Postmaster for House steps down Checks reportedly cashed improperly

March 20, 1992|By Tom Bowman | Tom Bowman,Washington Bureau

WASHINGTON -- The House of Representatives received another black eye yesterday when House Postmaster Robert V. Rota resigned amid reports that the scandal-plagued post office improperly cashed lawmakers' congressional and campaign checks.

Mr. Rota, who has been postmaster for 20 years, announced his resignation on his 57th birthday in a brief letter to House Speaker Thomas S. Foley, D-Wash. He becomes the second House official to resign in the past week. House Sergeant-at-Arms Jack Russ, sharply criticized for the way he ran the now-closed House bank, quit on March 12 just before lawmakers agreed to identify all 355 House members and former lawmakers who wrote overdrafts at the bank.

Mr. Rota stepped down from his $119,200 post after the Washington Times reported House members cashed personal checks and thousands of dollars in campaign checks at the postal facility, an independent contractor to the U.S. Postal Service.

Those unidentified sources also said that congressional or campaign checks were used ostensibly to buy stamps but would be turned in for cash. In some cases, members would have cash envelopes delivered to their offices by postal employees who would return with a check.

Karen Earl, a postal inspector, said postal regulations prohibit using postal funds to cash checks, although it is not a criminal violation.

A federal grand jury is investigating charges of drug dealing and theft at the post office.

Mr. Rota, who was elected by members after each Congress, made no mention of the federal probe or the newspaper's allegations in his letter. He also released a statement saying, "The House of Representatives has been very good to me. I love the institution and have the highest regard for all its members."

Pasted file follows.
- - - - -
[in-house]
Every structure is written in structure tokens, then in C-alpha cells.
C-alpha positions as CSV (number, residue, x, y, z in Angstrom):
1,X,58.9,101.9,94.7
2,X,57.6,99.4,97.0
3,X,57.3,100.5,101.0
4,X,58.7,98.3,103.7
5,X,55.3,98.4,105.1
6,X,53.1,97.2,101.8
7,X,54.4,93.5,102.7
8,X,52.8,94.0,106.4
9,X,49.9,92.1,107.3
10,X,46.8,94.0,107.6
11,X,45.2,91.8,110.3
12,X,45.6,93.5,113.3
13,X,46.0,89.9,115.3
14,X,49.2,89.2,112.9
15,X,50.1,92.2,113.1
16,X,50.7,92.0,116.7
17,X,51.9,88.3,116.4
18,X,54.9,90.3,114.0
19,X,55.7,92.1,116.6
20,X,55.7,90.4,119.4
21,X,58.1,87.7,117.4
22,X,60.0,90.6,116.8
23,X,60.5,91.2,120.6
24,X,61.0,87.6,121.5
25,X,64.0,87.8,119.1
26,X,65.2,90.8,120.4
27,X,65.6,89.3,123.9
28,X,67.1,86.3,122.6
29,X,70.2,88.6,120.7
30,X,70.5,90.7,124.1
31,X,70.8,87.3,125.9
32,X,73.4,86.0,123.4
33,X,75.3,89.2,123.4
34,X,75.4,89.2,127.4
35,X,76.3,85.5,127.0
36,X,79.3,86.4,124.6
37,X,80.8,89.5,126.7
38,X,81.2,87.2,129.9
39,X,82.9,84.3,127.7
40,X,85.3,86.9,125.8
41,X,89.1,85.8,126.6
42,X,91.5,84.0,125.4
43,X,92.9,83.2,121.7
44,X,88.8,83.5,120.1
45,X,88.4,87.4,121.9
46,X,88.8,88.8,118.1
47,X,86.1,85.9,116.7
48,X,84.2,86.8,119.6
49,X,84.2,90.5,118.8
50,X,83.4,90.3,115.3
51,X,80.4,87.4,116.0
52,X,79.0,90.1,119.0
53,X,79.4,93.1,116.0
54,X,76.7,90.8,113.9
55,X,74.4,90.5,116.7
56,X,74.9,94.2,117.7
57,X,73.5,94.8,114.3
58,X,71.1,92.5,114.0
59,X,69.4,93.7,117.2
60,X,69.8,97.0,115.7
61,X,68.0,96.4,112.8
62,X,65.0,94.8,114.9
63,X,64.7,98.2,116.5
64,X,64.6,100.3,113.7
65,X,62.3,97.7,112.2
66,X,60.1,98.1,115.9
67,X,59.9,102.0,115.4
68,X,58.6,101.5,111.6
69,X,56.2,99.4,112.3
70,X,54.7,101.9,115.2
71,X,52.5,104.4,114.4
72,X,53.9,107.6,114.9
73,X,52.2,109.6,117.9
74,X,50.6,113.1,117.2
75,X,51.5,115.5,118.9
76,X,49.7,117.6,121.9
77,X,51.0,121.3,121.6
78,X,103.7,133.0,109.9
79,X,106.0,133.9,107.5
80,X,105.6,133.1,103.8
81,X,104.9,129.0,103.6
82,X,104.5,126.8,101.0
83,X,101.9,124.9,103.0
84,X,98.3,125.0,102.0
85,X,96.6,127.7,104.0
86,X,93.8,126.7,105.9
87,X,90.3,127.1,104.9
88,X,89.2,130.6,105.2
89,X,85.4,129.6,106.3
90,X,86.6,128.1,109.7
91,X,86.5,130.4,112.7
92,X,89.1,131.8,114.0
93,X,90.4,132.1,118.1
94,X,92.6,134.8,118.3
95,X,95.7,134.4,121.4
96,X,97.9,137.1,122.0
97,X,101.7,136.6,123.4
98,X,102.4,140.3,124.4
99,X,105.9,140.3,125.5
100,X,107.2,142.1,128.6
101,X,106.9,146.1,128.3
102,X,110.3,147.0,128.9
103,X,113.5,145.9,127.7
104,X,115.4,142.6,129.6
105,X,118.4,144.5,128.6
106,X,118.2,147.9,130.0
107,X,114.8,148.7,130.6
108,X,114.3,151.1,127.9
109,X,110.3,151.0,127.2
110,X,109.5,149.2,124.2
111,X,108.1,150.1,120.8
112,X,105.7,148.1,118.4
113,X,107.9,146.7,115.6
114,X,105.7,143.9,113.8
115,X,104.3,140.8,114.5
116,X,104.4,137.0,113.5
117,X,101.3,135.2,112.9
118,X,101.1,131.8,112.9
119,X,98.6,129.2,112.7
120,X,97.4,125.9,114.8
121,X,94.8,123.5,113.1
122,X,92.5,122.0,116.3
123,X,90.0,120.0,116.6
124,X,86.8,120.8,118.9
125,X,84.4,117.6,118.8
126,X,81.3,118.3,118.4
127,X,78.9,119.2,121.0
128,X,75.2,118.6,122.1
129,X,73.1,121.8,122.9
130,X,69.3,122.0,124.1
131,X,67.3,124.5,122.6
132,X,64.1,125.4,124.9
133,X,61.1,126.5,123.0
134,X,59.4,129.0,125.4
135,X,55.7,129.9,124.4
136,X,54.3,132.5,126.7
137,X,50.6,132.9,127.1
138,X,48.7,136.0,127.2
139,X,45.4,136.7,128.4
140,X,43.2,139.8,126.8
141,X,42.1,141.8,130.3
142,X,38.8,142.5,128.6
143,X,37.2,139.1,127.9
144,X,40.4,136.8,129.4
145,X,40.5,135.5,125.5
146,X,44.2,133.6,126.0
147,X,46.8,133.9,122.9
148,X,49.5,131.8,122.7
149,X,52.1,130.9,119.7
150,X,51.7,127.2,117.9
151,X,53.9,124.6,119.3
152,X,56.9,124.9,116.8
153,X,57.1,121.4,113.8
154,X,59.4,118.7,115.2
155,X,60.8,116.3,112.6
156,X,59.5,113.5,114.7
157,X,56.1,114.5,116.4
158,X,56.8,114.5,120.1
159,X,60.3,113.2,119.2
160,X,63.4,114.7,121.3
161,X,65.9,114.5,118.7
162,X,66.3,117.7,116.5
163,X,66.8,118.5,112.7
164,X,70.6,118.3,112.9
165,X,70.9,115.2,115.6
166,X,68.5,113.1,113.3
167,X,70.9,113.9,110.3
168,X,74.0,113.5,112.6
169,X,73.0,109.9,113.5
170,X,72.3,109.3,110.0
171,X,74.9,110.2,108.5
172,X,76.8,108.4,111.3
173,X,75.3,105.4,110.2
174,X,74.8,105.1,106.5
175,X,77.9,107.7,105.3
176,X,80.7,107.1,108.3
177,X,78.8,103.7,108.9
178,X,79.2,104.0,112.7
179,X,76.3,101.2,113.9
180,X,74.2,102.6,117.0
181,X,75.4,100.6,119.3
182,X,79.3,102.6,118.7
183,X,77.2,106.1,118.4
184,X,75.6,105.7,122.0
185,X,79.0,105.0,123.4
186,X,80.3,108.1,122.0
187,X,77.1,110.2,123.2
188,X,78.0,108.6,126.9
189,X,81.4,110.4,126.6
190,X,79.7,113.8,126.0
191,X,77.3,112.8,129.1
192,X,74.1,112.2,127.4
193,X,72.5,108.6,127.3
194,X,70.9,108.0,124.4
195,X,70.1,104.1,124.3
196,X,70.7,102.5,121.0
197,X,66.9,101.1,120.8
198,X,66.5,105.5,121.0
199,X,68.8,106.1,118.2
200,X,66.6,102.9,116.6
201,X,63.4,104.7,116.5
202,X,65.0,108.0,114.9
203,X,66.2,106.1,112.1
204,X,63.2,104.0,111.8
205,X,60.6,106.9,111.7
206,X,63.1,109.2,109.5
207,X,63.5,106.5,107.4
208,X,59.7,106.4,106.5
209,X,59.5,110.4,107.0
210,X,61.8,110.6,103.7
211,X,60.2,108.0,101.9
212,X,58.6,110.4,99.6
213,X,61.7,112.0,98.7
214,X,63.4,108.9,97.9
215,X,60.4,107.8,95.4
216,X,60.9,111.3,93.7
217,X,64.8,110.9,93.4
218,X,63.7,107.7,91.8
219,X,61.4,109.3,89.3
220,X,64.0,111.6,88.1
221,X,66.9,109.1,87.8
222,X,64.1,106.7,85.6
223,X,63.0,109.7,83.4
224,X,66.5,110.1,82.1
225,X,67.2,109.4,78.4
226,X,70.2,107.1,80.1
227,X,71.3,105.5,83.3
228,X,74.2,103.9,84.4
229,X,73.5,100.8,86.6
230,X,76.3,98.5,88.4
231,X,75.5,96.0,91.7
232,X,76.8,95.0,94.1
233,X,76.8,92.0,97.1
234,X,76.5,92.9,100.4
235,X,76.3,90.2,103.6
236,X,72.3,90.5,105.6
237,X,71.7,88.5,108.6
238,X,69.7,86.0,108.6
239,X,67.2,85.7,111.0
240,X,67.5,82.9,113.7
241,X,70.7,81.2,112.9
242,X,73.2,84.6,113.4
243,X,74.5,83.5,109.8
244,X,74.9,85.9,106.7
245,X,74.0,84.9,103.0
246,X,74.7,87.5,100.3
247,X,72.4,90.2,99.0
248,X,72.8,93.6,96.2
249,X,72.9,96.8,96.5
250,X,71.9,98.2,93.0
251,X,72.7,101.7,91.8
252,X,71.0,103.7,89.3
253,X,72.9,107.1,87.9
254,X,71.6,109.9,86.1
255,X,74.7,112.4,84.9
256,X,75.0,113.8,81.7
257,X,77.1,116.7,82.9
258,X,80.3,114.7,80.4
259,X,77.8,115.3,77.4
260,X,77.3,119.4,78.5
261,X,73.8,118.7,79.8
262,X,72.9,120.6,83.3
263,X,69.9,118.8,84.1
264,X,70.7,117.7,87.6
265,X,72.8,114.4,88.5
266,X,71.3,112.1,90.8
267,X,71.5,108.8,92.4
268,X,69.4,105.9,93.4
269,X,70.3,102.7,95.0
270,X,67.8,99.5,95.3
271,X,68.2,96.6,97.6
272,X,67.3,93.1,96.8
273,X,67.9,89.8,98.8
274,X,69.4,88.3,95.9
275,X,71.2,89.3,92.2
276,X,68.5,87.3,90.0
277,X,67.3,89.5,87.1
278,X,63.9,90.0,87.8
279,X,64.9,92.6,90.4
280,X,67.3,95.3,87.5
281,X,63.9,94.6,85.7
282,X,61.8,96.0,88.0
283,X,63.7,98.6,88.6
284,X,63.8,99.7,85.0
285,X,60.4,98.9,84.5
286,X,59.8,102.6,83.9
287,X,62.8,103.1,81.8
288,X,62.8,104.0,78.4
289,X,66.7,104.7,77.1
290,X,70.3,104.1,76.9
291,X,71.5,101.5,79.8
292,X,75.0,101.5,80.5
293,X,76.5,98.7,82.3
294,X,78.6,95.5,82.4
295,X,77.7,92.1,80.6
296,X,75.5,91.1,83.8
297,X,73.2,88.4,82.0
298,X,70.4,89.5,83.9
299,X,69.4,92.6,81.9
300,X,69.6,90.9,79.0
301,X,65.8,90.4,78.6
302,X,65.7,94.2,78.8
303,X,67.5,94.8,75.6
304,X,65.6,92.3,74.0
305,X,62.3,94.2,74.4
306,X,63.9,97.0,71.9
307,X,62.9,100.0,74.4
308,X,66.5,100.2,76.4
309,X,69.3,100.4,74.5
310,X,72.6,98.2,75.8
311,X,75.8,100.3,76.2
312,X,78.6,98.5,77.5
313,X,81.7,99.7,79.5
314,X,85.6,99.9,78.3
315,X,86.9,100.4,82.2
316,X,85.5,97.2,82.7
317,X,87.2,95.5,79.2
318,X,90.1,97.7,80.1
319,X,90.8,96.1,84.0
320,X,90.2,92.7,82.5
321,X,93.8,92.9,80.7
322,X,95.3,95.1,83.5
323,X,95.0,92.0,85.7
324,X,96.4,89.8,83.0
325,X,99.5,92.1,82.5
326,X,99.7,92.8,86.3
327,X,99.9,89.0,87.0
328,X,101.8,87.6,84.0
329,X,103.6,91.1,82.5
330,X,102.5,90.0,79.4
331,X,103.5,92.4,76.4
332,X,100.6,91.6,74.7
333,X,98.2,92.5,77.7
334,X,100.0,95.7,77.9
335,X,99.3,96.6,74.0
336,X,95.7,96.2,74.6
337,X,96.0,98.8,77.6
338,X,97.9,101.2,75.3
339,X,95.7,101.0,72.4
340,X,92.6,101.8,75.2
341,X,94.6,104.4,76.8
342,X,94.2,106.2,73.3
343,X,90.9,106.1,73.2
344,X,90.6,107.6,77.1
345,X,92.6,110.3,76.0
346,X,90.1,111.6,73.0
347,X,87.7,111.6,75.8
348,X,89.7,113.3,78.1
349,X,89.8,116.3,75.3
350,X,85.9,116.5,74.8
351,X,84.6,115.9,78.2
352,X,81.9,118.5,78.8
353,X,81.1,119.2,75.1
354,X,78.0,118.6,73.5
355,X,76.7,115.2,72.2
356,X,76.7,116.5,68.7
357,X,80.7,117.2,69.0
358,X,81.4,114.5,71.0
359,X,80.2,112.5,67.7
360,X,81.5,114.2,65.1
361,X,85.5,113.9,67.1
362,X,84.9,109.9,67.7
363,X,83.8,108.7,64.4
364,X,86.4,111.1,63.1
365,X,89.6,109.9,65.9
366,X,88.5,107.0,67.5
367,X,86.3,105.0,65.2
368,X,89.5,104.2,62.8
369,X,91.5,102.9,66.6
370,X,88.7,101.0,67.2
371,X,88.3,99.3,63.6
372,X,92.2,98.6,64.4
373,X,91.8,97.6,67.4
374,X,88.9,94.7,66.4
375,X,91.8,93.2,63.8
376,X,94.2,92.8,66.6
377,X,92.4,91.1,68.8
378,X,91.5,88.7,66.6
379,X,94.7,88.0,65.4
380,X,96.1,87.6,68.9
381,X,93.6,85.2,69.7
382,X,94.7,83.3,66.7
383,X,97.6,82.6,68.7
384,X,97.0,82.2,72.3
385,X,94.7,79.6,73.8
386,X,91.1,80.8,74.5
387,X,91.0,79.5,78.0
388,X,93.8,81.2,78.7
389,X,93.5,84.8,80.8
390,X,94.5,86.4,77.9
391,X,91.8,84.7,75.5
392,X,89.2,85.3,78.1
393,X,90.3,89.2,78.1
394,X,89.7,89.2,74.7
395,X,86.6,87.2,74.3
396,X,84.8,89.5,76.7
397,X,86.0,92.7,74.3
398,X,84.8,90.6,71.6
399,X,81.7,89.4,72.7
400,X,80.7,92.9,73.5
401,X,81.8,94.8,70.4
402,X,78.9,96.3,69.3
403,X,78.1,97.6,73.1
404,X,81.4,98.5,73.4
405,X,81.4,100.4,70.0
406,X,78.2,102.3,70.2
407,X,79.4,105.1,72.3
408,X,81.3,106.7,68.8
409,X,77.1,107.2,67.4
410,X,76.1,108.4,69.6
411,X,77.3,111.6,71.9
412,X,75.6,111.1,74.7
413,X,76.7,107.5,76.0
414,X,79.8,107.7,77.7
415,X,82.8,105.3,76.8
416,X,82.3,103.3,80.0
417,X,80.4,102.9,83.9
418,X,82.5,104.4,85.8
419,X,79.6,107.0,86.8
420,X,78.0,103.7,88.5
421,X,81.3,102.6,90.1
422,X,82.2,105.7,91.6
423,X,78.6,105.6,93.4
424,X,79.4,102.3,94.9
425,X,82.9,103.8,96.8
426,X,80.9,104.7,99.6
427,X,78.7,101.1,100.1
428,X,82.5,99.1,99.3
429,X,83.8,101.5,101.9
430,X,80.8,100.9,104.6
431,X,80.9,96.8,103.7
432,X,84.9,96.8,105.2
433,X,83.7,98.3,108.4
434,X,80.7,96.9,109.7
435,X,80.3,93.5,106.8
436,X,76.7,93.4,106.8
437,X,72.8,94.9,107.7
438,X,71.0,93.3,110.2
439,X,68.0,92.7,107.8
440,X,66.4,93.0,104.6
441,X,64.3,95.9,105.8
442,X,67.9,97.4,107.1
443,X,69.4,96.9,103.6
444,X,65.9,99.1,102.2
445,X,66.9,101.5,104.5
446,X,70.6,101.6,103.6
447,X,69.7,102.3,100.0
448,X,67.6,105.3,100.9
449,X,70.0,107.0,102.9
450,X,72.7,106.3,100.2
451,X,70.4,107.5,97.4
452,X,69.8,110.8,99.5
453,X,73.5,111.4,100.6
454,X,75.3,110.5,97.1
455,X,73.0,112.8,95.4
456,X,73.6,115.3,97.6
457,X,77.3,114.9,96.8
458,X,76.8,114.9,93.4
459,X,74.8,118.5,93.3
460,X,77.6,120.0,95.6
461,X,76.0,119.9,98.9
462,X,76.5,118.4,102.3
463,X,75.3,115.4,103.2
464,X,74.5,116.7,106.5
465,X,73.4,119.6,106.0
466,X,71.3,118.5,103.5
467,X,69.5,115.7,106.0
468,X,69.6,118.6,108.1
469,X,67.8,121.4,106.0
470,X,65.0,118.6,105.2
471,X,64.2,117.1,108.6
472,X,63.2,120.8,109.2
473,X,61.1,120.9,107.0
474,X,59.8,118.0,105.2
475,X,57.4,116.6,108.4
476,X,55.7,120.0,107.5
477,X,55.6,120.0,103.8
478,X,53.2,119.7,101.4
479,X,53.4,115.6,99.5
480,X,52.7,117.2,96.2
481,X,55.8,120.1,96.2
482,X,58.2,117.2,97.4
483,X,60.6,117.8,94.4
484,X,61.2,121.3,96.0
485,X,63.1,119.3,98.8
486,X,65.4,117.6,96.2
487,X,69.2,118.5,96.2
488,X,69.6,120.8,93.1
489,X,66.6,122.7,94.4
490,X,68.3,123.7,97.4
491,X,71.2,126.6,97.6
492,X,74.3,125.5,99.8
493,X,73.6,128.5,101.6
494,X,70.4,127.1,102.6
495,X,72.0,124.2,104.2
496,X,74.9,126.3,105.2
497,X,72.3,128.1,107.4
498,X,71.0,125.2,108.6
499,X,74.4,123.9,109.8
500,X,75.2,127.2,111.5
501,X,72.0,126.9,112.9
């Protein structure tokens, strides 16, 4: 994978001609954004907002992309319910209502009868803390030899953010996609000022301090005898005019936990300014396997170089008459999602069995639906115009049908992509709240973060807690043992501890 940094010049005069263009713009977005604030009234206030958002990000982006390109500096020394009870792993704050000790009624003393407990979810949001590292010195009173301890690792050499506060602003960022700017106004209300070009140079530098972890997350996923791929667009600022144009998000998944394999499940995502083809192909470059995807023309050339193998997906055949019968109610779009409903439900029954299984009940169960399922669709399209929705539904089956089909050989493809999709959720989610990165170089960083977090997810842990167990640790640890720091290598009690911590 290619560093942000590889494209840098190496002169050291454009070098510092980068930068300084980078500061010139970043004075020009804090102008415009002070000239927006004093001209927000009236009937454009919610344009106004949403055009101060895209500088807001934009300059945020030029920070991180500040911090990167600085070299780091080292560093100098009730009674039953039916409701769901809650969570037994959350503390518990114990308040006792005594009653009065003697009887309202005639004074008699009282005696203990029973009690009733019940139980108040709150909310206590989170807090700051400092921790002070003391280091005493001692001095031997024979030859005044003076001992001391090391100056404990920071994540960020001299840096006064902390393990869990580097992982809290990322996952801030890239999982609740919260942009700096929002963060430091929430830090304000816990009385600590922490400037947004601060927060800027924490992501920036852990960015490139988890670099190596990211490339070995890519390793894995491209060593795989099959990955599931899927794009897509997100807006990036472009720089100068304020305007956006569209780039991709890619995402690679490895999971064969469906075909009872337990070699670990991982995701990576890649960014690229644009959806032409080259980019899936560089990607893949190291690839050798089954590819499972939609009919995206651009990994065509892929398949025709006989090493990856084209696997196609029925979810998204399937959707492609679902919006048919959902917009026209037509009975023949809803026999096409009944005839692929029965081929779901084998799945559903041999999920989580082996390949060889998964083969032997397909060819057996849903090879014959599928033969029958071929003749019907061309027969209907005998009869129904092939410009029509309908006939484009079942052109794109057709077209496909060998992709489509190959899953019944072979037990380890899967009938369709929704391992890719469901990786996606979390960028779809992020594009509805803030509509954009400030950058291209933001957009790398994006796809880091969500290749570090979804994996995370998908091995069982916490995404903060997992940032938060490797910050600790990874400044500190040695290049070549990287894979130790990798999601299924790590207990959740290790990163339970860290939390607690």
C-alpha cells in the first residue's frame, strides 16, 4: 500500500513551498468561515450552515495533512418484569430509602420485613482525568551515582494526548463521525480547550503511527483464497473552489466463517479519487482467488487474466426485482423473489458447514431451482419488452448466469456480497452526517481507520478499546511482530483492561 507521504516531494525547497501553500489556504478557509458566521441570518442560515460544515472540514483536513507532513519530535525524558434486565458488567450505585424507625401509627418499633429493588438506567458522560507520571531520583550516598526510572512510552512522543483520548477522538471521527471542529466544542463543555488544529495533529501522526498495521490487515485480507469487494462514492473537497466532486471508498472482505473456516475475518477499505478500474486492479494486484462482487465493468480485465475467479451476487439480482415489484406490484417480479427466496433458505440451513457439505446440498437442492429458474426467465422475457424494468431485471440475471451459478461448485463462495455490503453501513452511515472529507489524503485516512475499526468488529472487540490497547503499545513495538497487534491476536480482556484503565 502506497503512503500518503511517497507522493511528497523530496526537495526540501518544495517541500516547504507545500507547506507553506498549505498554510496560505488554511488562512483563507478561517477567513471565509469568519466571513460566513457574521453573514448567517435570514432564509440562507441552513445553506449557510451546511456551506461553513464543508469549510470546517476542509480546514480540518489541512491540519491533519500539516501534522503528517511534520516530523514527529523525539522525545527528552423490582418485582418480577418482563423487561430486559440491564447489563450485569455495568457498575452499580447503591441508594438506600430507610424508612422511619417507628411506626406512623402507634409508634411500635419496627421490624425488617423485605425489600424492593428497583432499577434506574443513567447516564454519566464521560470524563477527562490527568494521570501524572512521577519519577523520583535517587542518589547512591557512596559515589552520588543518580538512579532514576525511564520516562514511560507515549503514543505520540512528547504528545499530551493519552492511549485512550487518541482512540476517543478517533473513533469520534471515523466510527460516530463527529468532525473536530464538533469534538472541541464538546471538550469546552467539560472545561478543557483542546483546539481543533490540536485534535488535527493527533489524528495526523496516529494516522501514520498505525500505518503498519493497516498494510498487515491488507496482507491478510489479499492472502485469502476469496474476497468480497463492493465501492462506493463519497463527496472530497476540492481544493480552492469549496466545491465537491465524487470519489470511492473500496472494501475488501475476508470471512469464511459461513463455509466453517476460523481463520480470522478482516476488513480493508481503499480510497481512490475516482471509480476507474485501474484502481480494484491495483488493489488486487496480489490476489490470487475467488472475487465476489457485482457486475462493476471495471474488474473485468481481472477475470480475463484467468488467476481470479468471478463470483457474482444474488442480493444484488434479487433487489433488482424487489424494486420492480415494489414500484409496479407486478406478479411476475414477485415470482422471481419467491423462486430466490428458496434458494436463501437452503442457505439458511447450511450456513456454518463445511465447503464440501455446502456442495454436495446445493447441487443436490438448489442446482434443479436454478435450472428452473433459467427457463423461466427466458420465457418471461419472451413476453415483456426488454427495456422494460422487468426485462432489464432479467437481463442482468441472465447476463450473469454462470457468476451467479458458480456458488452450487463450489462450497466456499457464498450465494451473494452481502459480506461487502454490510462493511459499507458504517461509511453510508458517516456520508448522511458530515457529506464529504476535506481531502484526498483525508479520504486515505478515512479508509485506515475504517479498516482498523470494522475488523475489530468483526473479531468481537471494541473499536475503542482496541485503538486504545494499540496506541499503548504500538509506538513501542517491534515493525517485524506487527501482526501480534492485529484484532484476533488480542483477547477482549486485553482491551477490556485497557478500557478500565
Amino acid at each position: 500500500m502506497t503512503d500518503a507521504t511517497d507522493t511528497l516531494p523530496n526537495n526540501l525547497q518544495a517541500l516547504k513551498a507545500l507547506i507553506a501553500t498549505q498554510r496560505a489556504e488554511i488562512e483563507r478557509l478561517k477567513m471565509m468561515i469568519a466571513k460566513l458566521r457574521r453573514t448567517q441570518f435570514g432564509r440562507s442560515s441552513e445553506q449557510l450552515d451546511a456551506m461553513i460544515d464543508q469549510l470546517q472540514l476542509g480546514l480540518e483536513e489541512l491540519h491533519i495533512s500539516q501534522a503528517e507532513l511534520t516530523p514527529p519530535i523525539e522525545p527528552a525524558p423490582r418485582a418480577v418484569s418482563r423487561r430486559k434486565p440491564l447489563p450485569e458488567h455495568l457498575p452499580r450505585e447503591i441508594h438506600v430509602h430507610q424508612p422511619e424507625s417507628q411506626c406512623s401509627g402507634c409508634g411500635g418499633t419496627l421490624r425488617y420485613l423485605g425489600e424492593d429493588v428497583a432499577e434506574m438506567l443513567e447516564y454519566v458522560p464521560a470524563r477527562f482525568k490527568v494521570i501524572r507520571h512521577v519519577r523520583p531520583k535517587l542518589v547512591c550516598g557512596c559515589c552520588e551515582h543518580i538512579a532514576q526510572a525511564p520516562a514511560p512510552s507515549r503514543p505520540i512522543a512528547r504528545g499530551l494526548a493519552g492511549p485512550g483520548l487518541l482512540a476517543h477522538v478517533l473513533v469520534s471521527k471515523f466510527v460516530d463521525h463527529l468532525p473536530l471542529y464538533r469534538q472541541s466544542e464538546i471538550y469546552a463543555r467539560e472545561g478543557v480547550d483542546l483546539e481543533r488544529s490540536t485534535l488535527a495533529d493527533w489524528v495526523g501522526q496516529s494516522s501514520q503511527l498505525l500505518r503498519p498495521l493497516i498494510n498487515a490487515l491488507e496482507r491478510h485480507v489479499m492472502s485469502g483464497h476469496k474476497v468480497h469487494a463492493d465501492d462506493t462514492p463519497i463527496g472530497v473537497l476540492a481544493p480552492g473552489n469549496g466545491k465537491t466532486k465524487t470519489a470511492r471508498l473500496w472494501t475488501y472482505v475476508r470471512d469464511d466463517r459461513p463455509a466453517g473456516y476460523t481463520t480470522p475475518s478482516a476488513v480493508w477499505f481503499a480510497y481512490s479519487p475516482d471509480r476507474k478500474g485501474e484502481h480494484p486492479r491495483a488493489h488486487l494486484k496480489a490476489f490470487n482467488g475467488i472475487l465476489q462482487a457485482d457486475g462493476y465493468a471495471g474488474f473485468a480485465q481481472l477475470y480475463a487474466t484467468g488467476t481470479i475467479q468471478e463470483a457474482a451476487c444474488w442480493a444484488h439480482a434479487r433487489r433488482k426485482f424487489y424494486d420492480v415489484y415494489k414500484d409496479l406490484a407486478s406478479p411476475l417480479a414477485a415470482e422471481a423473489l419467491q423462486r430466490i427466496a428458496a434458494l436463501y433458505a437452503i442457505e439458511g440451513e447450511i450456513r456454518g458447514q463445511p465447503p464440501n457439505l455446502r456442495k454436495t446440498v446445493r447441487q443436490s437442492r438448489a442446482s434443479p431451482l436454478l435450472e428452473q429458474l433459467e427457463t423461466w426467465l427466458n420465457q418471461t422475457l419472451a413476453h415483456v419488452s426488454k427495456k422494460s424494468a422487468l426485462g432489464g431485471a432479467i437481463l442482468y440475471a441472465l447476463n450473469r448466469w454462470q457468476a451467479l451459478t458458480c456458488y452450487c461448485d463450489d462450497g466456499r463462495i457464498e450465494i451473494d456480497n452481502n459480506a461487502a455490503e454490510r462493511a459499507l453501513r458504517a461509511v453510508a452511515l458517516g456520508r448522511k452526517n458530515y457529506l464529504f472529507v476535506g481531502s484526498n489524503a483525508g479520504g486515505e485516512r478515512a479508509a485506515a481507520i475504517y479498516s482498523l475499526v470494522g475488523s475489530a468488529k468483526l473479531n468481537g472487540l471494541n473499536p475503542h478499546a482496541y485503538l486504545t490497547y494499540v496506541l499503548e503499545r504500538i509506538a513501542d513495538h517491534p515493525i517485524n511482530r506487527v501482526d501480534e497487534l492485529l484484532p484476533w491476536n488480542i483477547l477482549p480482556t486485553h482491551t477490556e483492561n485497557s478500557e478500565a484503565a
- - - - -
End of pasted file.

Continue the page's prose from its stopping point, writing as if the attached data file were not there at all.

Don MacLean, a spokesman for Mr. Rota, said the postmaster has considered retiring for "a couple of years." And Mr. Foley told reporters, "I don't think there's any connection . . . at all" with the latest news reports.

For the past month, the post office has been the subject of an investigation by a bipartisan task force of the House Administration Committee. "There was gross mismanagement at the House Post Office," said Rep. Charles Rose, a North Carolina Democrat and the committee's chairman, who called Mr. Rota's resignation "a very wise decision."

"We want a competently managed post office," he said.

The congressman has said the task force would question Mr. Foley's wife, Heather, who serves as the House speaker's unsalaried chief of staff. The Washington Times has reported that Mr. Rota privately told House officials that Mrs. Foley told him to keep quiet about the post office problems.

Mr. Foley and other Democrats are eager to put the administrative troubles of the House bank and the post office behind them. House Republicans are blaming the bank and post office scandals on the decades of Democratic rule. The House speaker said he hopes to take up legislation next week to create an administrator that would oversee House operations.

Meanwhile, Democrats looking toward the November campaign gathered at an informal luncheon yesterday with a commercial banker and pollsters, in an effort to deal with the public outrage over the House bank scandal. The closed-door meeting is one of a series of occasional gatherings held by the Democratic Congressional Campaign Committee.

"I think the objective is to just air the issue out and give members advice on how to deal with the problem," said Rep. Bill Richardson, a New Mexico Democrat, emerging from the luncheon.

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